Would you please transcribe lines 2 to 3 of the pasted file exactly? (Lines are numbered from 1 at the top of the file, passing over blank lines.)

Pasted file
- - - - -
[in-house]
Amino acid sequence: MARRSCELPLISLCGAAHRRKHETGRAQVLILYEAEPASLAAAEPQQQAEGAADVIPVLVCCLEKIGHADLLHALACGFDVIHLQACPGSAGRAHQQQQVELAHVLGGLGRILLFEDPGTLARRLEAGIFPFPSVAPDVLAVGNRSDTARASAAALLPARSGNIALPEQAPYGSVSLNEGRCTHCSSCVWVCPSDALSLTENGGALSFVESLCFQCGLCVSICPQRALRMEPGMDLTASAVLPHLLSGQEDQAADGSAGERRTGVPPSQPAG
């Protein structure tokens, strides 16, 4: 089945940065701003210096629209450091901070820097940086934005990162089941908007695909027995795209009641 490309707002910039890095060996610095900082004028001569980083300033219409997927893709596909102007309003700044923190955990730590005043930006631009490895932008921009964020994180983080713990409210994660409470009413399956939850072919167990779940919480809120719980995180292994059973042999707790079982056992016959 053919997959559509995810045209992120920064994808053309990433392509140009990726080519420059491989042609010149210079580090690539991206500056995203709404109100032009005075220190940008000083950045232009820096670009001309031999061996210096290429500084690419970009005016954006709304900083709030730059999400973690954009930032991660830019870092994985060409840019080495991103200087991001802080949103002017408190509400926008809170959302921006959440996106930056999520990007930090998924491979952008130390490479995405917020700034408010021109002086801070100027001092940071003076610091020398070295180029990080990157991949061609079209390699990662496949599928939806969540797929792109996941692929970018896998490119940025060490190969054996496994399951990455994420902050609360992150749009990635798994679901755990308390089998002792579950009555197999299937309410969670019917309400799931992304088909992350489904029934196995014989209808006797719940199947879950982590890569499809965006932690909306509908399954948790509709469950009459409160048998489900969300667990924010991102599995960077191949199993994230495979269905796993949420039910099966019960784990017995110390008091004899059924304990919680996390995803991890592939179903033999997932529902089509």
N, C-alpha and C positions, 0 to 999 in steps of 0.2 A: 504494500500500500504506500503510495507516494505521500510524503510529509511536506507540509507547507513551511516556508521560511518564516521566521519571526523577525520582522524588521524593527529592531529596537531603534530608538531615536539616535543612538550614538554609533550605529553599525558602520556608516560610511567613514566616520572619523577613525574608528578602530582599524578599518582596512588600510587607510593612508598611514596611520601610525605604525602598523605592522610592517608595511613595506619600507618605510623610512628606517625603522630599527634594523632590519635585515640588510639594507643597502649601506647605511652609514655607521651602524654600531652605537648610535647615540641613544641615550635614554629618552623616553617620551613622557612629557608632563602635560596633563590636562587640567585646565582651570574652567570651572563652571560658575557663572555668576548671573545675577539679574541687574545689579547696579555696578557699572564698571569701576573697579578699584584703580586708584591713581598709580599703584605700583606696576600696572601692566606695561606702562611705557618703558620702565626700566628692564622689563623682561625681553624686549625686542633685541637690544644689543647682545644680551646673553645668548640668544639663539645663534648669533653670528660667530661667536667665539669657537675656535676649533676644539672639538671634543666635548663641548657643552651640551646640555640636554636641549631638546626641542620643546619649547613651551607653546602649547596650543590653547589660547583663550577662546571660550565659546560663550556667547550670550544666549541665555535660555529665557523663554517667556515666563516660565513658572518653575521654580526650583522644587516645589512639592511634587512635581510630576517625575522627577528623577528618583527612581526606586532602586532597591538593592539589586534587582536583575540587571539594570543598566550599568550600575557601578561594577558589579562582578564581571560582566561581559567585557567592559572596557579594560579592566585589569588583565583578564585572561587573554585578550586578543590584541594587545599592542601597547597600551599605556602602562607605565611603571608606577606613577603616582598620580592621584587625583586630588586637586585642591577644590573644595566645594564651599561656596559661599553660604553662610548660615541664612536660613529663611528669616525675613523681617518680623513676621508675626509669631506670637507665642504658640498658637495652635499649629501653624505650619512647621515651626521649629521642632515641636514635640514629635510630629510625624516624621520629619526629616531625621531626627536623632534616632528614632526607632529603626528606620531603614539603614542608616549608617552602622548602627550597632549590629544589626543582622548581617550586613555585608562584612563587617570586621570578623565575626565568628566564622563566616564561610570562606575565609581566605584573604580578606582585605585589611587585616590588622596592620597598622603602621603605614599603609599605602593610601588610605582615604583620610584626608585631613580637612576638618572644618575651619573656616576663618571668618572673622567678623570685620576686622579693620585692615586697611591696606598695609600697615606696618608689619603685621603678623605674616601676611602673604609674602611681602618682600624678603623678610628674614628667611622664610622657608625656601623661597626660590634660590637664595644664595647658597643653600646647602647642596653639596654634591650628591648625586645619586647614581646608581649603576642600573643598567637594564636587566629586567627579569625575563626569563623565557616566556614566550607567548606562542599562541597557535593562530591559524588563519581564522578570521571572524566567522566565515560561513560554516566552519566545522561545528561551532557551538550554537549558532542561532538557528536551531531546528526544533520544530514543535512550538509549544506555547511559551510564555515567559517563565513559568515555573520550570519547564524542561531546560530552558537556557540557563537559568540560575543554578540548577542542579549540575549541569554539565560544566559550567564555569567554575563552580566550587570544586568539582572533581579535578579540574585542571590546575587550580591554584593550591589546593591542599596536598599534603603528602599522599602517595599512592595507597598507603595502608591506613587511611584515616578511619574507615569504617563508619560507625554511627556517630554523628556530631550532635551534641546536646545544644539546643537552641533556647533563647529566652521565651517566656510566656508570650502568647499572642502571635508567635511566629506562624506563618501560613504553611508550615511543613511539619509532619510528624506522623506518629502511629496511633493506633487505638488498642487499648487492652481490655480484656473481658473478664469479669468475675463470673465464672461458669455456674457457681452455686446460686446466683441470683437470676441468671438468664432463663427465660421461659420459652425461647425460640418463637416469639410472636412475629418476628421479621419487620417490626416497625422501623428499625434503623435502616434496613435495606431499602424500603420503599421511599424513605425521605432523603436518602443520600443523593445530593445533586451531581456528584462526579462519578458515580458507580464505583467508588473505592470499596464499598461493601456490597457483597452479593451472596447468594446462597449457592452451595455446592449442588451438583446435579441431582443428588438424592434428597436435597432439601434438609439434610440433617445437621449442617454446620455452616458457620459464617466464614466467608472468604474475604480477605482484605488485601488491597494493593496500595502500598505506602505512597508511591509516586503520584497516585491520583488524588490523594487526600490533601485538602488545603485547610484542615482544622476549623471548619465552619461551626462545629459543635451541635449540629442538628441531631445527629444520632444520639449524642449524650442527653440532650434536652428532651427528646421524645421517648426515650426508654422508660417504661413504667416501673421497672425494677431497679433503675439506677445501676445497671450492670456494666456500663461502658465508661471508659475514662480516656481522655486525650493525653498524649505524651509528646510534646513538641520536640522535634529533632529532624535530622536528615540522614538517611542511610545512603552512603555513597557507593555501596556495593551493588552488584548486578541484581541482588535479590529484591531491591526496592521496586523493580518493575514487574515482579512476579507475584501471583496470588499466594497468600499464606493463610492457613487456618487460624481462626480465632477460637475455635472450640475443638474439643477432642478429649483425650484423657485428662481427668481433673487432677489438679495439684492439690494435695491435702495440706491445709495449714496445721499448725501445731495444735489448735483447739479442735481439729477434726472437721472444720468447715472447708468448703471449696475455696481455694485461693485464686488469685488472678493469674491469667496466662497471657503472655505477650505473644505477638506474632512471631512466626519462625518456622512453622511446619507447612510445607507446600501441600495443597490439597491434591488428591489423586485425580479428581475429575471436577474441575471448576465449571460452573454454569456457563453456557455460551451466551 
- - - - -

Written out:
Amino acid sequence: MARRSCELPLISLCGAAHRRKHETGRAQVLILYEAEPASLAAAEPQQQAEGAADVIPVLVCCLEKIGHADLLHALACGFDVIHLQACPGSAGRAHQQQQVELAHVLGGLGRILLFEDPGTLARRLEAGIFPFPSVAPDVLAVGNRSDTARASAAALLPARSGNIALPEQAPYGSVSLNEGRCTHCSSCVWVCPSDALSLTENGGALSFVESLCFQCGLCVSICPQRALRMEPGMDLTASAVLPHLLSGQEDQAADGSAGERRTGVPPSQPAG
């Protein structure tokens, strides 16, 4: 089945940065701003210096629209450091901070820097940086934005990162089941908007695909027995795209009641 490309707002910039890095060996610095900082004028001569980083300033219409997927893709596909102007309003700044923190955990730590005043930006631009490895932008921009964020994180983080713990409210994660409470009413399956939850072919167990779940919480809120719980995180292994059973042999707790079982056992016959 053919997959559509995810045209992120920064994808053309990433392509140009990726080519420059491989042609010149210079580090690539991206500056995203709404109100032009005075220190940008000083950045232009820096670009001309031999061996210096290429500084690419970009005016954006709304900083709030730059999400973690954009930032991660830019870092994985060409840019080495991103200087991001802080949103002017408190509400926008809170959302921006959440996106930056999520990007930090998924491979952008130390490479995405917020700034408010021109002086801070100027001092940071003076610091020398070295180029990080990157991949061609079209390699990662496949599928939806969540797929792109996941692929970018896998490119940025060490190969054996496994399951990455994420902050609360992150749009990635798994679901755990308390089998002792579950009555197999299937309410969670019917309400799931992304088909992350489904029934196995014989209808006797719940199947879950982590890569499809965006932690909306509908399954948790509709469950009459409160048998489900969300667990924010991102599995960077191949199993994230495979269905796993949420039910099966019960784990017995110390008091004899059924304990919680996390995803991890592939179903033999997932529902089509």